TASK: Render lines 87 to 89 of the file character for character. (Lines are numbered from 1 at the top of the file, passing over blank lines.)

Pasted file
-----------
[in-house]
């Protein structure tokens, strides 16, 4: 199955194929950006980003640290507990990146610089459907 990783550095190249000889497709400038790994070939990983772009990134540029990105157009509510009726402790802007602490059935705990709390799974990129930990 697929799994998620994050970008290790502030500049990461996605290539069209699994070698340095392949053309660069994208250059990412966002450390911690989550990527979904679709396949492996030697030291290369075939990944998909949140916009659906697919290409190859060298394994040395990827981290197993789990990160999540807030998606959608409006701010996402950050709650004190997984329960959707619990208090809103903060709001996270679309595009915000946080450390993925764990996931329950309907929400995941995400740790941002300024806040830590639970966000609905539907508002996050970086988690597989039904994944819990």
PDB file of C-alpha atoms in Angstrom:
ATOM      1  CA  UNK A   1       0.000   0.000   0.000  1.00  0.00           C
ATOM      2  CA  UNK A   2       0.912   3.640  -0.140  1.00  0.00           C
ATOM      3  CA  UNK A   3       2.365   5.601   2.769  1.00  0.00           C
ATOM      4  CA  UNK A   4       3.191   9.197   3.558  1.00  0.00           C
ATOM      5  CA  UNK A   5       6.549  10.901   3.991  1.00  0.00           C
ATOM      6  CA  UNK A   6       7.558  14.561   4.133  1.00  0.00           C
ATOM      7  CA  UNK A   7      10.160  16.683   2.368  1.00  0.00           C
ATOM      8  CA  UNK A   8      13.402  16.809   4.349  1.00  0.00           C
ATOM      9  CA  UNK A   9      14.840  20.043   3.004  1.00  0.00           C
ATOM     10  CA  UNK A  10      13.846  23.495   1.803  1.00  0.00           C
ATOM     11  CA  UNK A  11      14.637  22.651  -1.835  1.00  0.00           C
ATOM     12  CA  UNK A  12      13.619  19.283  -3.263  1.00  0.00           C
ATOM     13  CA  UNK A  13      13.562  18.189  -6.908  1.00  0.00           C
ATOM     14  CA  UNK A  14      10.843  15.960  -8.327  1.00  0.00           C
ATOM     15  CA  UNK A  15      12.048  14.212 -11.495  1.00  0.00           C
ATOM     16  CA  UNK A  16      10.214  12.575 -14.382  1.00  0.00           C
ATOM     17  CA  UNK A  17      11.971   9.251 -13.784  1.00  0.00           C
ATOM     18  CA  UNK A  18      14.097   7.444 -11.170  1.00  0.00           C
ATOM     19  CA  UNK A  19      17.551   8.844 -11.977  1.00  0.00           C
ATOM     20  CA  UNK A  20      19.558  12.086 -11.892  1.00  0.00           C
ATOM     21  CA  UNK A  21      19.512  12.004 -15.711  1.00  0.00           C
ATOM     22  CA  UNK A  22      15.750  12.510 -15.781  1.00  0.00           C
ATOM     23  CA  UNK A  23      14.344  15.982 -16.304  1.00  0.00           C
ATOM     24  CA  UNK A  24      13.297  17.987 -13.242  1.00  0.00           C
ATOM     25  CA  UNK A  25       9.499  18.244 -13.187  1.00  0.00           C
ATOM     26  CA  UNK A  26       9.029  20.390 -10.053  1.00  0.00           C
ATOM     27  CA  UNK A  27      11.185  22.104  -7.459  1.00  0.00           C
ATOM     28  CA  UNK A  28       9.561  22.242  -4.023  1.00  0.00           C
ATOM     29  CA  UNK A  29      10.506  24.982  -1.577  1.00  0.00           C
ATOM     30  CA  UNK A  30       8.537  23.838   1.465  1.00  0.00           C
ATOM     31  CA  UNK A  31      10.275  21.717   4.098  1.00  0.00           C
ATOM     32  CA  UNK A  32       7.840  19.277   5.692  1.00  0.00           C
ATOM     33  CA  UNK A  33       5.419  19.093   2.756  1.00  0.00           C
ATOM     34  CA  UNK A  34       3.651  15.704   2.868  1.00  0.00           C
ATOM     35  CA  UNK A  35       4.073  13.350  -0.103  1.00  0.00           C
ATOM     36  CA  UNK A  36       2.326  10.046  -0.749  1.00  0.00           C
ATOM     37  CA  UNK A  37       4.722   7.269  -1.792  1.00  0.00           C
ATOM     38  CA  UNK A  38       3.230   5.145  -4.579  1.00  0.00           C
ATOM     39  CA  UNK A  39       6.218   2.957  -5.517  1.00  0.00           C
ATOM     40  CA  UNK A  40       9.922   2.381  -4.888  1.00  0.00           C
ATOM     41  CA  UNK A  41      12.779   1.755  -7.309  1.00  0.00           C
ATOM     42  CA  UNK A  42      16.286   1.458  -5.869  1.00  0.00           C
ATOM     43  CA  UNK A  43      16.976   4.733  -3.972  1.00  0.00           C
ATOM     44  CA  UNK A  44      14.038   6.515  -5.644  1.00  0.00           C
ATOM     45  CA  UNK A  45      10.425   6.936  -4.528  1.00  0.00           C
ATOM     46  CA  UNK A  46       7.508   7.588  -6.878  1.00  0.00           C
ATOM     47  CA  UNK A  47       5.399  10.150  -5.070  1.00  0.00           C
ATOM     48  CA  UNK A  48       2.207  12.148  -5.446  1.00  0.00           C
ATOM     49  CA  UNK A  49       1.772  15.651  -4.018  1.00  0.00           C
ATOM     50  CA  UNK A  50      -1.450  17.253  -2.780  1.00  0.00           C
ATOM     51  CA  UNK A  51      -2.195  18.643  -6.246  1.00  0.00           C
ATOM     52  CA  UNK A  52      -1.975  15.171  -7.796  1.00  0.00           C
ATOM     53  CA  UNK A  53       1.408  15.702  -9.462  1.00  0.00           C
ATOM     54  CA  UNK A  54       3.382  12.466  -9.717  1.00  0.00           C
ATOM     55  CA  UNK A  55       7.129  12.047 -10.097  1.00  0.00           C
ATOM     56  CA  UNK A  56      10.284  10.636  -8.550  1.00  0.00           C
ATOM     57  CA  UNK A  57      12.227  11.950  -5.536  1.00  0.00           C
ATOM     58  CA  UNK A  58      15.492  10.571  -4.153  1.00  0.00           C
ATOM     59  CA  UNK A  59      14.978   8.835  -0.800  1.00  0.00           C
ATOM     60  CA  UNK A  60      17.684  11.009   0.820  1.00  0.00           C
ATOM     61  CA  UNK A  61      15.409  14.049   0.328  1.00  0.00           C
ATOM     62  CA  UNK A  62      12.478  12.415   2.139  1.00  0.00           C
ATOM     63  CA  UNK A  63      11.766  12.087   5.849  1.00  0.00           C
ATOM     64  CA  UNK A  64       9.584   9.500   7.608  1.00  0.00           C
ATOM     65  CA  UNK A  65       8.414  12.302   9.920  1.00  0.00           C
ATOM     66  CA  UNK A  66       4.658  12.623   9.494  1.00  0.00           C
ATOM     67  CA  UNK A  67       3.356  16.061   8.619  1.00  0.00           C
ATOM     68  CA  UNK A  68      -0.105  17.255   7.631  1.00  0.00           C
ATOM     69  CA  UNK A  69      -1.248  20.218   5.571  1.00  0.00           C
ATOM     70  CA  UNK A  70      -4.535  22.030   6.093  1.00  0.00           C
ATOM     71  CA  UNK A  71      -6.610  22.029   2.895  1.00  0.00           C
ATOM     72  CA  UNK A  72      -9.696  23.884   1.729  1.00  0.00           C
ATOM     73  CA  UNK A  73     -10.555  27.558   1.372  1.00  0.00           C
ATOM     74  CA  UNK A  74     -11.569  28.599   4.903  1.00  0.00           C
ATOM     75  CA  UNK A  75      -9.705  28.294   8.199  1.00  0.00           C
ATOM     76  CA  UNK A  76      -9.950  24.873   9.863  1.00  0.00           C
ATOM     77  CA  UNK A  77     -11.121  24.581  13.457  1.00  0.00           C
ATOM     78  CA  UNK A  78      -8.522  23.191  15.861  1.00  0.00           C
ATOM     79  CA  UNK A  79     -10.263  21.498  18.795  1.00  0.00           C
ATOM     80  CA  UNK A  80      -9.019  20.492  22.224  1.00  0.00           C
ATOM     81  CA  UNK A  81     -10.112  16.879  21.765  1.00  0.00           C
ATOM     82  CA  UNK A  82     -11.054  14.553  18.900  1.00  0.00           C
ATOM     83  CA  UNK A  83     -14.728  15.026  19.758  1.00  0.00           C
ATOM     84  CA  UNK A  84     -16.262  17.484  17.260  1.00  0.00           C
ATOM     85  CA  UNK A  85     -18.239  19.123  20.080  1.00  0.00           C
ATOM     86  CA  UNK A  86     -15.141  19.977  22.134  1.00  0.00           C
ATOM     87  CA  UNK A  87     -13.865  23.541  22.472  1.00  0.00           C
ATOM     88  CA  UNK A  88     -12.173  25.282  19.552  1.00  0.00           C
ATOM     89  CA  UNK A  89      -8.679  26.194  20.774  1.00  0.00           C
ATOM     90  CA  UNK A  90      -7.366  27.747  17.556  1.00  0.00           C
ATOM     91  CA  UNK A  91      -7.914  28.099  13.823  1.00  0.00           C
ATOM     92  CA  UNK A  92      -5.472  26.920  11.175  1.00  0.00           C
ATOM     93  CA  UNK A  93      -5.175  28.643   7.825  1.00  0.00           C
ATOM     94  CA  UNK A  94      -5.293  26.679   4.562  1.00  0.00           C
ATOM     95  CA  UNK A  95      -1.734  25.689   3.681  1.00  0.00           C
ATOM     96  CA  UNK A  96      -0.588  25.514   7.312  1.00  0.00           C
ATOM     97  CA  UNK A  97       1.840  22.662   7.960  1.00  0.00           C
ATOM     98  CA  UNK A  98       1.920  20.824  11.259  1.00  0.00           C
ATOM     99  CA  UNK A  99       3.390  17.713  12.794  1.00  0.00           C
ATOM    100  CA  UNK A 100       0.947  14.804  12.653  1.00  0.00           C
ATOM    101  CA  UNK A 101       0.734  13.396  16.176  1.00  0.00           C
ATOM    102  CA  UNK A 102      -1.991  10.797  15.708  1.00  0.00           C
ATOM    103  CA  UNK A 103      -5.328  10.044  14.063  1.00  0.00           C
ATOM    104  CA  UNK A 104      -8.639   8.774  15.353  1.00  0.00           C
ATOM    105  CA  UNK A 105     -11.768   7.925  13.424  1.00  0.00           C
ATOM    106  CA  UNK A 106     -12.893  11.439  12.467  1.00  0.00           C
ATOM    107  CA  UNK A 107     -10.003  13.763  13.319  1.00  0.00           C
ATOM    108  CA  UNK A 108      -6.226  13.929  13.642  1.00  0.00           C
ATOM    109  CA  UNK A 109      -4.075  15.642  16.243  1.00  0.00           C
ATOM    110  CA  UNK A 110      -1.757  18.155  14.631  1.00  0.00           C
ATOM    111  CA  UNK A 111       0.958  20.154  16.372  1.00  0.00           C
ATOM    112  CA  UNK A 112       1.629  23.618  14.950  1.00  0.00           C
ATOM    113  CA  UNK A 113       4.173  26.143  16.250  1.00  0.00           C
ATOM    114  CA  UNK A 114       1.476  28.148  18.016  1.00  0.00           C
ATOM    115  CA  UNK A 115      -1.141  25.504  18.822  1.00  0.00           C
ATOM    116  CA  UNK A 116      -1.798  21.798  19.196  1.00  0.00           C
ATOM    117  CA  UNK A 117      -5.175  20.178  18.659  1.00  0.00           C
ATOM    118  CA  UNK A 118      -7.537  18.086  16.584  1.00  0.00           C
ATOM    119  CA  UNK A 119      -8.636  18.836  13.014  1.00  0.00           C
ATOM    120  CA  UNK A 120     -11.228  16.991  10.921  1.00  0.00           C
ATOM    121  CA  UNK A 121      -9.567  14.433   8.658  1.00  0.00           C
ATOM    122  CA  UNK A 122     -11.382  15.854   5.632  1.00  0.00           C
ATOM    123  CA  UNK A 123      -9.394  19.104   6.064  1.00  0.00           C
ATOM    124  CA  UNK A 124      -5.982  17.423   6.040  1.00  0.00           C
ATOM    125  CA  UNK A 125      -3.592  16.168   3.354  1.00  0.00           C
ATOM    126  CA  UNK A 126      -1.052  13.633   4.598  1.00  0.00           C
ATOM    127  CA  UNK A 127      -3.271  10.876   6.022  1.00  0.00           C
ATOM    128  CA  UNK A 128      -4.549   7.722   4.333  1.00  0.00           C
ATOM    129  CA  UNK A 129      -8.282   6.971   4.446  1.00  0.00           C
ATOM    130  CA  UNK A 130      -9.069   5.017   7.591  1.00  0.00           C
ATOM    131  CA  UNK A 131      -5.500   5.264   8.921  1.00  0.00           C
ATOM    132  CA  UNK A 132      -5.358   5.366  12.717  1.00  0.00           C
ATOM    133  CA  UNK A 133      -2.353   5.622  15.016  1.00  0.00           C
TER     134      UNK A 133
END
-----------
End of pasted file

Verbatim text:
ATOM     84  CA  UNK A  84     -16.262  17.484  17.260  1.00  0.00           C
ATOM     85  CA  UNK A  85     -18.239  19.123  20.080  1.00  0.00           C
ATOM     86  CA  UNK A  86     -15.141  19.977  22.134  1.00  0.00           C